A baseline survey was conducted in four senior high schools in two Norwegian municipalities (n = 1337). 52.8% (707/1337) of the students consented to further participation in the trial and were randomly allocated to one of three MoodGYM intervention groups (tailored weekly e-mail reminder (n = 175), standardized weekly e-mail reminder (n = 176 ) or no e-mail reminder (n = 175)) or a waitlist control group (n = 180). We tested for effects of the intervention on depression and self-esteem using multivariate analysis of variance, effects of tailored e-mail and self-reported current need of help on initial uptake of the intervention using logistic regression and the effect of weekly e-mails on adherence using ordinal regression.
There was substantial non-participation from the intervention, with only 8.5% (45/527) participants logging on to MoodGYM, and few proceeding beyond the first part of the programme. No significant effect on depression or self-esteem was found among the sample as a whole or among participants with elevated depression scores at baseline. Having a higher average grade in senior high school predicted initial uptake of the intervention, but tailored e-mail and self-reported current need of help did not. Weekly e-mail prompts did not predict adherence. The main reasons for non-use reported were lack of time/forgetting about it and doubt about the usefulness of the program.
Overall, disseminating a self-directed internet-based intervention to a school population proved difficult despite steps taken to reduce barriers in terms of tailoring feedback and dispatching weekly e-mail reminders. Providing mental health interventions within the school environment is likely to ensure better uptake among senior high school students, but there is a need to effectively communicate that such programmes can be helpful.Trial registration: The trial was registered retrospectively as ACTRN12612001106820.
BMC Psychiatry 01/2014; 14(1):14. DOI:10.1186/1471-244X-14-14 · 2.21 Impact Factor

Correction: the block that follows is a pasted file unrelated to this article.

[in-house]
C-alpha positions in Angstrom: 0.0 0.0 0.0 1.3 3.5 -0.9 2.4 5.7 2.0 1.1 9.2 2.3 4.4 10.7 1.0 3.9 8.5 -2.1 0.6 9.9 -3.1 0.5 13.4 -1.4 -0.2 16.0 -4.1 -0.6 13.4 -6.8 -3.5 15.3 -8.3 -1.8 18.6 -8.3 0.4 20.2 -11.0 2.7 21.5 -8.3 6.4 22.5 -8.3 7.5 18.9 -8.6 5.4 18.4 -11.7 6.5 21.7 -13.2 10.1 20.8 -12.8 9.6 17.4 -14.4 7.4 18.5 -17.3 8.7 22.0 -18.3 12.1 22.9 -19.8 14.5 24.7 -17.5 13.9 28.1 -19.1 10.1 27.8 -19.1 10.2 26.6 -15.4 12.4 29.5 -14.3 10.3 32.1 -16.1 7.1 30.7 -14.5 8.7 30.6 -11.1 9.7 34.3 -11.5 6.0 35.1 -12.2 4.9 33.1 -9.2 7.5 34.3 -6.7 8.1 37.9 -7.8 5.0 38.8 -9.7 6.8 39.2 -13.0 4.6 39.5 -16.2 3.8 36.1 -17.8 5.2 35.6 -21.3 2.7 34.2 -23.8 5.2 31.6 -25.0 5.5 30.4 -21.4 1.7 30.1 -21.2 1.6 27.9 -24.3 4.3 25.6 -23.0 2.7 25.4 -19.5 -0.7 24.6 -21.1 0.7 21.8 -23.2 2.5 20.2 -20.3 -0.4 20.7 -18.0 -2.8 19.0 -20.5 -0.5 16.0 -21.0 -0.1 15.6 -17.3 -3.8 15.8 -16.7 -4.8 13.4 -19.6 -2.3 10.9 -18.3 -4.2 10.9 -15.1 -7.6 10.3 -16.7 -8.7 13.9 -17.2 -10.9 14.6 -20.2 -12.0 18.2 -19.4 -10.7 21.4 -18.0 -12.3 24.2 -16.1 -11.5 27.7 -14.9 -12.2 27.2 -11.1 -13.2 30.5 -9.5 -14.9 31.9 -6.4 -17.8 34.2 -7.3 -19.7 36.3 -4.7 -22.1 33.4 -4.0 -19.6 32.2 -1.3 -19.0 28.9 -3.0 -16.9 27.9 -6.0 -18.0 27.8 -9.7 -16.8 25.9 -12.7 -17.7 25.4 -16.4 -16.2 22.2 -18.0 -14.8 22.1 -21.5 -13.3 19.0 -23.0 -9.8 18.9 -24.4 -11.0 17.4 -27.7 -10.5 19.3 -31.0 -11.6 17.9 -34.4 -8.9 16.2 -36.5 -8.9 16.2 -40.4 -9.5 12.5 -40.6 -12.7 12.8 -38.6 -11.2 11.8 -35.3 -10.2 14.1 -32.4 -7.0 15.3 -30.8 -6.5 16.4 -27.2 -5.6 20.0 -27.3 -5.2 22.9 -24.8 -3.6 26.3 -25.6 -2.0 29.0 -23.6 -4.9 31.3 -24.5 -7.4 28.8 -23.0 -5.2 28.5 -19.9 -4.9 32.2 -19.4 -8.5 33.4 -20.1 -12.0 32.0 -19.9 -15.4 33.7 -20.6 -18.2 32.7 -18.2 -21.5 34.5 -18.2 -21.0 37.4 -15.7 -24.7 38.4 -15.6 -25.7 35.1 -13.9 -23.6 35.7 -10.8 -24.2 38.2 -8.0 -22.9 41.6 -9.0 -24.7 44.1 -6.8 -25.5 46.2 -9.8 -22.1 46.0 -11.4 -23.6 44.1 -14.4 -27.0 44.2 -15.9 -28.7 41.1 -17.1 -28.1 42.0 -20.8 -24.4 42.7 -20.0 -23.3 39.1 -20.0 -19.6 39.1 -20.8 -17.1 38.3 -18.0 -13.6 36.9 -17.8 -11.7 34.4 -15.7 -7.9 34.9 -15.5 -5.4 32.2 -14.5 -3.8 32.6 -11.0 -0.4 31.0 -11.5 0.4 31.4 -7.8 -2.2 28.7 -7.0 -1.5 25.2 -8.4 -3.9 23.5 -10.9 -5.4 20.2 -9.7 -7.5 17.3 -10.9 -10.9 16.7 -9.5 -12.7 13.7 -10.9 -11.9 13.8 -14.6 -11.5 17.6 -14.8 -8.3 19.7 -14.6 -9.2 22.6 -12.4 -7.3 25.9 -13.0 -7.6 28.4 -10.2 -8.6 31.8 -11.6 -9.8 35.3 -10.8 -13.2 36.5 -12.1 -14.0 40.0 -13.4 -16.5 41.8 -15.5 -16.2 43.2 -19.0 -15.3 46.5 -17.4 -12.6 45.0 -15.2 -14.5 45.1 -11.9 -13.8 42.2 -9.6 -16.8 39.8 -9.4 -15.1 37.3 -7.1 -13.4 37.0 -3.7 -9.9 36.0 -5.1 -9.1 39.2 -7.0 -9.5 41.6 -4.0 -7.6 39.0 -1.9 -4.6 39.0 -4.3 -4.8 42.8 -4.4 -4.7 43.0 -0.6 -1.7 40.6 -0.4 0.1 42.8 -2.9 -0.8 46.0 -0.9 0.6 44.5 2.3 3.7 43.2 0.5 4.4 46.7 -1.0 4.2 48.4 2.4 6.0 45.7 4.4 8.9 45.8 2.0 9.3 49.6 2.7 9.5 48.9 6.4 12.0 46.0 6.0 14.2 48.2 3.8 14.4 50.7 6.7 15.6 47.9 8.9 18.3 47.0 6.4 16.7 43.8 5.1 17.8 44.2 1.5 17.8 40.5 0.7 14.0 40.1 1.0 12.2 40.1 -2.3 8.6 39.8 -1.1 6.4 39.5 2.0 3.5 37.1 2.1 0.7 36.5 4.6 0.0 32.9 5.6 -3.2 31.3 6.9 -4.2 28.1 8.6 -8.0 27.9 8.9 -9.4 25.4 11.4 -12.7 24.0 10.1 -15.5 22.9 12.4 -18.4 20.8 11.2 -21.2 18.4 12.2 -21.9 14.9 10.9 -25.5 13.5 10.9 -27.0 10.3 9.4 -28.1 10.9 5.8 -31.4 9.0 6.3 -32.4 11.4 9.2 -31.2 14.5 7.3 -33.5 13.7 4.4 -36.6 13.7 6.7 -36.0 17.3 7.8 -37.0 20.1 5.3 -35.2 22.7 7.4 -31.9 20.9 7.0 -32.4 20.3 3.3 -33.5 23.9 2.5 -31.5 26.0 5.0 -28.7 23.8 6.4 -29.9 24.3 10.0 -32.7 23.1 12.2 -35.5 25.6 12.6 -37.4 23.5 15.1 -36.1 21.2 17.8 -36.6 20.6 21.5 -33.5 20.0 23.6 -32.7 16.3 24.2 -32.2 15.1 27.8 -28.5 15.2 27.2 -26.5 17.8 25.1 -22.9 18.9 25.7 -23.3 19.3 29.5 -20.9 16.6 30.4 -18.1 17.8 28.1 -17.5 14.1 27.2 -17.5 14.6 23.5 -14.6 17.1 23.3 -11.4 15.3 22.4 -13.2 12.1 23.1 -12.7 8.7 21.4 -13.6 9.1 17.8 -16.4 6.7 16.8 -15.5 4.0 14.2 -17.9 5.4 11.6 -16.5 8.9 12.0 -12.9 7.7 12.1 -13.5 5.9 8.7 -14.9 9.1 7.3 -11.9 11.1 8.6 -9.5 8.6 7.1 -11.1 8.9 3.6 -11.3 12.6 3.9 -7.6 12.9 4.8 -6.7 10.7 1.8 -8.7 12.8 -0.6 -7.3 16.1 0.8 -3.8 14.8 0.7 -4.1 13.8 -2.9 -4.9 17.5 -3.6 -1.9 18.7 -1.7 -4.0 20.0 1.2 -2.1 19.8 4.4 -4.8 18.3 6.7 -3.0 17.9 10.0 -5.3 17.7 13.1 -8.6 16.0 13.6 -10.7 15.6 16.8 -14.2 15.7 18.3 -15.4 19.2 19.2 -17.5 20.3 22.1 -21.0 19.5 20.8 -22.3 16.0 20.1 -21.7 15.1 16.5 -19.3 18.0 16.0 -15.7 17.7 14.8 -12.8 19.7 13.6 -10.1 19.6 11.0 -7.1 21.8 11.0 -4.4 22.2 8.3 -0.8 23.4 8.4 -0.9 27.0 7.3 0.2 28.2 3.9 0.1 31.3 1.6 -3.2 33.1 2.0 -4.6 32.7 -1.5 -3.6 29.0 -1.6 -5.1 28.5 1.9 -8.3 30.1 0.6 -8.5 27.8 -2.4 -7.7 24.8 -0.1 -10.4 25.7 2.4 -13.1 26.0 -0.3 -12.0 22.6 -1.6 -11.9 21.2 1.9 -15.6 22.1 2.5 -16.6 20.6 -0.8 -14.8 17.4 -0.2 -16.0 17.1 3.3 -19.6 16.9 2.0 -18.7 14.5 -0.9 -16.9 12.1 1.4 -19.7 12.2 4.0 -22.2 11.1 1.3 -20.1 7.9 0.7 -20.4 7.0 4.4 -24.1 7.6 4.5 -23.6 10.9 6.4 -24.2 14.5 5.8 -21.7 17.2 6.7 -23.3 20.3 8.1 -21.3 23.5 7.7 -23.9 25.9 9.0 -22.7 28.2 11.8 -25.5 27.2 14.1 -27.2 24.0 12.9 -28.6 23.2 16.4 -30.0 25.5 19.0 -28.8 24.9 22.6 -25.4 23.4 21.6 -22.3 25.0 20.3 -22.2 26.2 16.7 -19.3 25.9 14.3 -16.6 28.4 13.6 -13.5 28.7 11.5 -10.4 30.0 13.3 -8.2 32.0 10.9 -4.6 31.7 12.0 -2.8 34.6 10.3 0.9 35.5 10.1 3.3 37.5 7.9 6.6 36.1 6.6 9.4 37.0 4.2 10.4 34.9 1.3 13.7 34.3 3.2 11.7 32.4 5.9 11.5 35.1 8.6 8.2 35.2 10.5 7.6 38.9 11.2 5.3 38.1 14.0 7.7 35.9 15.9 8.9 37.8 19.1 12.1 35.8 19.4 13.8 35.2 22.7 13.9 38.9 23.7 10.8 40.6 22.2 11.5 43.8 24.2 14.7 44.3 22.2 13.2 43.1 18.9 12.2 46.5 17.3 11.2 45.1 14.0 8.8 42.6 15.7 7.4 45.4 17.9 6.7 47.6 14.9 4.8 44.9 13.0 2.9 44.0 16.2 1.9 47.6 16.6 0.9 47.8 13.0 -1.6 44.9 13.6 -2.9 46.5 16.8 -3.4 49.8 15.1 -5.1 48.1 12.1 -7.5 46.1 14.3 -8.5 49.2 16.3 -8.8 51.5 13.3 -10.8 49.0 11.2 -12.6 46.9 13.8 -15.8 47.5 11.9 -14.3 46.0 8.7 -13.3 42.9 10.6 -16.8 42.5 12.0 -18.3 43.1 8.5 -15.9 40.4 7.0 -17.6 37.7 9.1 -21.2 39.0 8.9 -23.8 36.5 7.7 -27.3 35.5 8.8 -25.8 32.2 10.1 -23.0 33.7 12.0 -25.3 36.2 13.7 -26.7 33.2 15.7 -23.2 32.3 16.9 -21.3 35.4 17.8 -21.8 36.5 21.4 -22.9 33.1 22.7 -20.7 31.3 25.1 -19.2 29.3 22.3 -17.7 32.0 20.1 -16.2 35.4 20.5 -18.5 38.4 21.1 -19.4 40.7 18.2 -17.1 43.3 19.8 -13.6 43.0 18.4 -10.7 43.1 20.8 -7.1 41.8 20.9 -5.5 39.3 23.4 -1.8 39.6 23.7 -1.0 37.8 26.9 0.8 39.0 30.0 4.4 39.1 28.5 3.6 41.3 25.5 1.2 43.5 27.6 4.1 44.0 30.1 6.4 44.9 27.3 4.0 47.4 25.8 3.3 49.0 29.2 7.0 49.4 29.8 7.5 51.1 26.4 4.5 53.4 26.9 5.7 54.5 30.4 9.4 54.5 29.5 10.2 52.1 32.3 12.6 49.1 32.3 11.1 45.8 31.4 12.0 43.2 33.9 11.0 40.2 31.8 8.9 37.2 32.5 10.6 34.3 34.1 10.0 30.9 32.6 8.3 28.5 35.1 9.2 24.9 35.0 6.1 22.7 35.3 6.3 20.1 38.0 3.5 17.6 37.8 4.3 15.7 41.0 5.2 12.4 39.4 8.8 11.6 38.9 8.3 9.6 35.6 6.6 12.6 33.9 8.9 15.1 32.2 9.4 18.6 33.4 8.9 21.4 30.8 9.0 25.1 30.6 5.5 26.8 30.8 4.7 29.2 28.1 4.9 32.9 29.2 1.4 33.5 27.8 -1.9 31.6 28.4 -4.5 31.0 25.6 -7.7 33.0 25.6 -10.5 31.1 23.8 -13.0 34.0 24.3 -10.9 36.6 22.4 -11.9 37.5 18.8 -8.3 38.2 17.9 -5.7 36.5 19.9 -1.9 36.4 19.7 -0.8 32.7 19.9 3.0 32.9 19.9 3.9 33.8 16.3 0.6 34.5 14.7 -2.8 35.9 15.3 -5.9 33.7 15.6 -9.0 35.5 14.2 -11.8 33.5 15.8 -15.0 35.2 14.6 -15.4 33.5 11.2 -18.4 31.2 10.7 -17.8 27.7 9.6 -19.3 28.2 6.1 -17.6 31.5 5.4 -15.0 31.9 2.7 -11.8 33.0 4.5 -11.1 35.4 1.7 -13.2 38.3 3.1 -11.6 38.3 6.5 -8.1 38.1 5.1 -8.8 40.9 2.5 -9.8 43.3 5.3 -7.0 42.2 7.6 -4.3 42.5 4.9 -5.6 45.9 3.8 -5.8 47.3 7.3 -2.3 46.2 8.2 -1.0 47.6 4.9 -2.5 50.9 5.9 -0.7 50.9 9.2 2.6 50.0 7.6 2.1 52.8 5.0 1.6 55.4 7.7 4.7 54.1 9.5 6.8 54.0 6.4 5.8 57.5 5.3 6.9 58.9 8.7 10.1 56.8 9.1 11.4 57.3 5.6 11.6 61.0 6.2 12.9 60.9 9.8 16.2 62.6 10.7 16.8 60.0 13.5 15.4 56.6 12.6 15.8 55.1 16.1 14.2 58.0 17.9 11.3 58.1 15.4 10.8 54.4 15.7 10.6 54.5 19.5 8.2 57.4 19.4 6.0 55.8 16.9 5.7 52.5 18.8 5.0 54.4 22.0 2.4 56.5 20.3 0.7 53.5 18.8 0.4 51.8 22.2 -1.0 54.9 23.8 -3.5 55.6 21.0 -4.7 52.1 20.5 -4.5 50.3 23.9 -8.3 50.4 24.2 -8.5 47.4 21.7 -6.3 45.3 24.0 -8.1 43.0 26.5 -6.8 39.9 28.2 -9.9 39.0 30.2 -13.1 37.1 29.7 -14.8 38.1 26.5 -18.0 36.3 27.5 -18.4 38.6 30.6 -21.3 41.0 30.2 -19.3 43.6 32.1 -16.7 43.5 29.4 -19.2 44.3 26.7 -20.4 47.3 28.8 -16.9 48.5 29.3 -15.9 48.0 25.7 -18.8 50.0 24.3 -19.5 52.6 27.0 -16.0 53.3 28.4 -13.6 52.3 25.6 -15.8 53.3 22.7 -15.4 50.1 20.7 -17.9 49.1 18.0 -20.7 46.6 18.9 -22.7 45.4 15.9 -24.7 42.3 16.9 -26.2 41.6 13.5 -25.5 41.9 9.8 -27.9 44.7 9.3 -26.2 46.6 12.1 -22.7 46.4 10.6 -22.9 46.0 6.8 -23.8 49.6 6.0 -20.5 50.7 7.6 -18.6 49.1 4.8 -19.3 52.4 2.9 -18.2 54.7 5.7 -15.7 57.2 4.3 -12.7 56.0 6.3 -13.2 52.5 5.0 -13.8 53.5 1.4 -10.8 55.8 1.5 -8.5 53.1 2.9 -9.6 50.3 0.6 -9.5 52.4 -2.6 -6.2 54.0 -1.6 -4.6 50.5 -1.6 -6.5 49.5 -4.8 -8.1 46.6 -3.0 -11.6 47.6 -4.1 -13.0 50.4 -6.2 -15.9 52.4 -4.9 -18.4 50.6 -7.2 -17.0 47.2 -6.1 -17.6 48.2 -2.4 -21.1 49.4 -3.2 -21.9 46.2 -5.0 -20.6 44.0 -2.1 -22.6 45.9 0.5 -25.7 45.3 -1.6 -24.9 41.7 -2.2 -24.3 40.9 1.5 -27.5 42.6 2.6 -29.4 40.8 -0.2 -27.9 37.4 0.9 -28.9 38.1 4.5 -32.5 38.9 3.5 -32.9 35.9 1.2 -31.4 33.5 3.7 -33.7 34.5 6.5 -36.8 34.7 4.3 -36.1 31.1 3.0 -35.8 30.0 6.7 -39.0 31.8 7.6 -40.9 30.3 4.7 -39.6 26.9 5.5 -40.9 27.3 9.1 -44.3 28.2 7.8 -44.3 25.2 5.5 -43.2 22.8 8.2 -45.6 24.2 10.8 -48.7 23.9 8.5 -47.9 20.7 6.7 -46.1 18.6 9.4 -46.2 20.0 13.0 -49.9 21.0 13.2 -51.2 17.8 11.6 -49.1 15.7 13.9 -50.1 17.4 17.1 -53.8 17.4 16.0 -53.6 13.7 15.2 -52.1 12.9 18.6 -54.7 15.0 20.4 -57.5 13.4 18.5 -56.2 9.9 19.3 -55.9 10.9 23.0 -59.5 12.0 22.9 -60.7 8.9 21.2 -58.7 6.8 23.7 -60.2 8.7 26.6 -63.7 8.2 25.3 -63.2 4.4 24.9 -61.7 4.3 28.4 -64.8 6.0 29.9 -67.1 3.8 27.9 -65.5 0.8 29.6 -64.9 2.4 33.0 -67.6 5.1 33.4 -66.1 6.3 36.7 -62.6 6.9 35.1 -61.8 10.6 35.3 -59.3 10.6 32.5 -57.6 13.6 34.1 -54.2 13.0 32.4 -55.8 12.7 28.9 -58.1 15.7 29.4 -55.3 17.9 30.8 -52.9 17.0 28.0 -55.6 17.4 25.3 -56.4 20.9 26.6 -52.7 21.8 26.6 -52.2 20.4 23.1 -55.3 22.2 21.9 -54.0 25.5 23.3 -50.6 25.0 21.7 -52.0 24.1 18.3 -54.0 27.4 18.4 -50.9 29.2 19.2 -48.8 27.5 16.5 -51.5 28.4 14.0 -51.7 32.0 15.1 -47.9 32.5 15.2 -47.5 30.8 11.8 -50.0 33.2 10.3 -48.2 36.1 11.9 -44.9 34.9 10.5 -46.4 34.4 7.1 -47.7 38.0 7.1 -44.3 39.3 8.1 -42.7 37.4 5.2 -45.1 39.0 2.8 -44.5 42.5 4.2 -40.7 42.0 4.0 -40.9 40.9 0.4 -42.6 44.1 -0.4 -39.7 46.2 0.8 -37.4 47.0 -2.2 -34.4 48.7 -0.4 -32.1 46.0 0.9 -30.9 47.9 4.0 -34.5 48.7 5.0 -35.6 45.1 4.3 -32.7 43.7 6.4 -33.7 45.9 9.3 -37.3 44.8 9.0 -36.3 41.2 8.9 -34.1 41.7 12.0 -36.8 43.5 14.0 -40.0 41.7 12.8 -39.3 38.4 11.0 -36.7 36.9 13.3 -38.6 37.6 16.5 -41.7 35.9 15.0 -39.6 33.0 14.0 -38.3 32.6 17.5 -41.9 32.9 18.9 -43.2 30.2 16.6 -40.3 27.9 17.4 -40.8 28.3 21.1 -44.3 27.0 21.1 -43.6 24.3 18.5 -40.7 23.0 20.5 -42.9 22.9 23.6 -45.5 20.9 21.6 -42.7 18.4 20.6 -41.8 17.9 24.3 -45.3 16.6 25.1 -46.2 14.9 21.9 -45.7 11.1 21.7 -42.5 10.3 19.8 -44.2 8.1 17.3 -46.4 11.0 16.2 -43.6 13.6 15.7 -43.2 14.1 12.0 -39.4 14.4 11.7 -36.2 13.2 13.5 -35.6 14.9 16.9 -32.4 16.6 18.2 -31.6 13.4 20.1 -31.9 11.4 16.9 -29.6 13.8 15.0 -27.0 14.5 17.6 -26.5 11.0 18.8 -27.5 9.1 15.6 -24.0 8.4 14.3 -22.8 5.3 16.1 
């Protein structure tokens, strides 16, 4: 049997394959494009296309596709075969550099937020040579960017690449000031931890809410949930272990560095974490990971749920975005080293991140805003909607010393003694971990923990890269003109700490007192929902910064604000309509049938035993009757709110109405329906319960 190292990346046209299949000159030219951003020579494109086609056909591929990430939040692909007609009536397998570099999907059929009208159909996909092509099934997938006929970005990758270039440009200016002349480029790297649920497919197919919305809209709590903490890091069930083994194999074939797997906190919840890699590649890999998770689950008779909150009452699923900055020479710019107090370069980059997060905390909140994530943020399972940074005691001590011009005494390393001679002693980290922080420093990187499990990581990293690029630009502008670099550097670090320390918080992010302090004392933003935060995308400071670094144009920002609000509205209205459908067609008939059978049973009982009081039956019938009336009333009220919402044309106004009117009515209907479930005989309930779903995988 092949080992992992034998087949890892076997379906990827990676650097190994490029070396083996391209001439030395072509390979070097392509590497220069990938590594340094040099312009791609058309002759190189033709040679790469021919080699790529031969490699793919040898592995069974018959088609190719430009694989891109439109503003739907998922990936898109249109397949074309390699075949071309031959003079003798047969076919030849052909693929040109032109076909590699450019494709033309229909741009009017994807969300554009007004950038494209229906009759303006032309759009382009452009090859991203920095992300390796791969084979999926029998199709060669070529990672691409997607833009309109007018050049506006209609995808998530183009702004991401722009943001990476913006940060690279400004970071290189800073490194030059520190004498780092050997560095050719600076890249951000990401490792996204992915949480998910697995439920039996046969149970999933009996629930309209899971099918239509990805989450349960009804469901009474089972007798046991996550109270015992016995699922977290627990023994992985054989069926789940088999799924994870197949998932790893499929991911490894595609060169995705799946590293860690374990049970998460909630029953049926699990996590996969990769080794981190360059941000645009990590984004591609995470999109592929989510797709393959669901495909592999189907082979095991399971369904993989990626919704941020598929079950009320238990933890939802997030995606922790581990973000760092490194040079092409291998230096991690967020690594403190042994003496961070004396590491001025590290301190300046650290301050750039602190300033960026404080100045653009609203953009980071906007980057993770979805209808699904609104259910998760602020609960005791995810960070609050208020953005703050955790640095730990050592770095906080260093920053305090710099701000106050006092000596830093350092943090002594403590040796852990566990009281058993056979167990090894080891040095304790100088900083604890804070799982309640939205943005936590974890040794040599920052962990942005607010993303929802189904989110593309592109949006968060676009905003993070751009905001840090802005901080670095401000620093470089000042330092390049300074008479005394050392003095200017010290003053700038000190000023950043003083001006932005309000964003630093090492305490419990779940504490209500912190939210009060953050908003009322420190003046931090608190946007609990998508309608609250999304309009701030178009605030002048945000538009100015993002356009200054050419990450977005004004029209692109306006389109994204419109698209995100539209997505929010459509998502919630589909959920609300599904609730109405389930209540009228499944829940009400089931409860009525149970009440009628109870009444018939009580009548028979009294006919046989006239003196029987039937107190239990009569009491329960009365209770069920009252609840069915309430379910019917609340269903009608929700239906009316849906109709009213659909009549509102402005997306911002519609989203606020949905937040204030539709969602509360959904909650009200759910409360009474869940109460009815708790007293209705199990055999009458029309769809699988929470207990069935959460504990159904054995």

Available from: Martin Eisemann
- "Nonetheless, it might represent a factor promoting help-seeking behavior and affecting the intervention outcome in mental health prevention programs. Contrary to their hypothesis, Pössel et al.  found students low on self-efficacy to benefit more from a depression prevention program. The current study will investigate whether selfefficacy can predict self-directed use of MoodGYM when presented to students in a school-based setting. "
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ABSTRACT: Background. Focus upon depression and prevention of its occurrence among adolescents is increasing. Novel ways of dealing with this serious problem have become available especially by means of internet-based prevention and treatment programs of depression and anxiety. The use of Internet-based intervention programs among adolescents has revealed some difficulties in implementation that need to be further elucidated. The aim of this study is to investigate the association between personality and adolescent depression and the characteristics of users of an Internet-based intervention program. Method. The Junior Temperament and Character Inventory (JTCI), the General Self-Efficacy scale (GSE) and the Centre for Epidemiological Studies-Depression scale (CES-D) have been administered to a sample (n = 1234) of Norwegian senior high-school students. Results. Multiple regression analysis revealed associations between depression and gender, and several JTCI domains and facets. In line with previous findings in adults, high Harm Avoidance and low Self-Directedness emerged as the strongest predictors of adolescent depressive symptoms. Further, in logistic regression analysis with the covariates JTCI, GSE and CES-D, the only significant variables predicting use/non-use were the CES-D and the temperament domain Reward Dependence. Conclusion. The results in this study revealed level of depressive symptoms as the strongest predictor of the use of the Internet based intervention and that personality might provide useful information about the users.
Depression research and treatment 08/2012; 2012(11):593068. DOI:10.1155/2012/593068